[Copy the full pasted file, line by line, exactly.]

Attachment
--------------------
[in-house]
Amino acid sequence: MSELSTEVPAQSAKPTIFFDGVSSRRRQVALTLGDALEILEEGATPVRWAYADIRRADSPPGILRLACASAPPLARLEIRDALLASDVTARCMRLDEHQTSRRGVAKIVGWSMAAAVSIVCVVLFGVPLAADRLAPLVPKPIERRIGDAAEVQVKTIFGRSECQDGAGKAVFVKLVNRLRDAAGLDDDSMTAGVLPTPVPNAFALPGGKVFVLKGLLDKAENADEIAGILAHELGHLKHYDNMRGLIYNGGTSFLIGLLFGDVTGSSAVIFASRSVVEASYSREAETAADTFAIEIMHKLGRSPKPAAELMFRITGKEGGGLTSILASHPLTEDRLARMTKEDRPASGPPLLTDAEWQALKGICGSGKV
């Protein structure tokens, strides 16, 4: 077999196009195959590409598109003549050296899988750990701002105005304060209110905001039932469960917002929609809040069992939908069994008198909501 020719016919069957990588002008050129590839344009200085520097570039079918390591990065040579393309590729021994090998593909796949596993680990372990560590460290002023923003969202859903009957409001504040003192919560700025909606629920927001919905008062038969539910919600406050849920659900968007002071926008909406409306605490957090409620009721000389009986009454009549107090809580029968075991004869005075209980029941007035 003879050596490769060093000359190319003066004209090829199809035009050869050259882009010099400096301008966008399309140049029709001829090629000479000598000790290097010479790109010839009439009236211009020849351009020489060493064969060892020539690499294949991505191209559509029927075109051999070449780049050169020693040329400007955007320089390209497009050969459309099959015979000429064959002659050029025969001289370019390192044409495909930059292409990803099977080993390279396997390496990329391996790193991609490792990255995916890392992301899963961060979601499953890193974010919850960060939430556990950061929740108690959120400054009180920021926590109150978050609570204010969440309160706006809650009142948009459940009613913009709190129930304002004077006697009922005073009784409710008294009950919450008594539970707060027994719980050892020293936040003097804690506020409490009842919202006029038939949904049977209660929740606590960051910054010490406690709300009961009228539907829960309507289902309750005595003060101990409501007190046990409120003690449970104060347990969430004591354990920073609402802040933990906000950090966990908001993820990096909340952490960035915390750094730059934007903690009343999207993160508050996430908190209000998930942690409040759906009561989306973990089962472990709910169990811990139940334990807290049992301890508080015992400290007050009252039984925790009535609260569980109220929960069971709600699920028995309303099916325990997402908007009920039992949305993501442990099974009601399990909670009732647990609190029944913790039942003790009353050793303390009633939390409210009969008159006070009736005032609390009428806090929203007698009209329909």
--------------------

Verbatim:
[in-house]
Amino acid sequence: MSELSTEVPAQSAKPTIFFDGVSSRRRQVALTLGDALEILEEGATPVRWAYADIRRADSPPGILRLACASAPPLARLEIRDALLASDVTARCMRLDEHQTSRRGVAKIVGWSMAAAVSIVCVVLFGVPLAADRLAPLVPKPIERRIGDAAEVQVKTIFGRSECQDGAGKAVFVKLVNRLRDAAGLDDDSMTAGVLPTPVPNAFALPGGKVFVLKGLLDKAENADEIAGILAHELGHLKHYDNMRGLIYNGGTSFLIGLLFGDVTGSSAVIFASRSVVEASYSREAETAADTFAIEIMHKLGRSPKPAAELMFRITGKEGGGLTSILASHPLTEDRLARMTKEDRPASGPPLLTDAEWQALKGICGSGKV
């Protein structure tokens, strides 16, 4: 077999196009195959590409598109003549050296899988750990701002105005304060209110905001039932469960917002929609809040069992939908069994008198909501 020719016919069957990588002008050129590839344009200085520097570039079918390591990065040579393309590729021994090998593909796949596993680990372990560590460290002023923003969202859903009957409001504040003192919560700025909606629920927001919905008062038969539910919600406050849920659900968007002071926008909406409306605490957090409620009721000389009986009454009549107090809580029968075991004869005075209980029941007035 003879050596490769060093000359190319003066004209090829199809035009050869050259882009010099400096301008966008399309140049029709001829090629000479000598000790290097010479790109010839009439009236211009020849351009020489060493064969060892020539690499294949991505191209559509029927075109051999070449780049050169020693040329400007955007320089390209497009050969459309099959015979000429064959002659050029025969001289370019390192044409495909930059292409990803099977080993390279396997390496990329391996790193991609490792990255995916890392992301899963961060979601499953890193974010919850960060939430556990950061929740108690959120400054009180920021926590109150978050609570204010969440309160706006809650009142948009459940009613913009709190129930304002004077006697009922005073009784409710008294009950919450008594539970707060027994719980050892020293936040003097804690506020409490009842919202006029038939949904049977209660929740606590960051910054010490406690709300009961009228539907829960309507289902309750005595003060101990409501007190046990409120003690449970104060347990969430004591354990920073609402802040933990906000950090966990908001993820990096909340952490960035915390750094730059934007903690009343999207993160508050996430908190209000998930942690409040759906009561989306973990089962472990709910169990811990139940334990807290049992301890508080015992400290007050009252039984925790009535609260569980109220929960069971709600699920028995309303099916325990997402908007009920039992949305993501442990099974009601399990909670009732647990609190029944913790039942003790009353050793303390009633939390409210009969008159006070009736005032609390009428806090929203007698009209329909």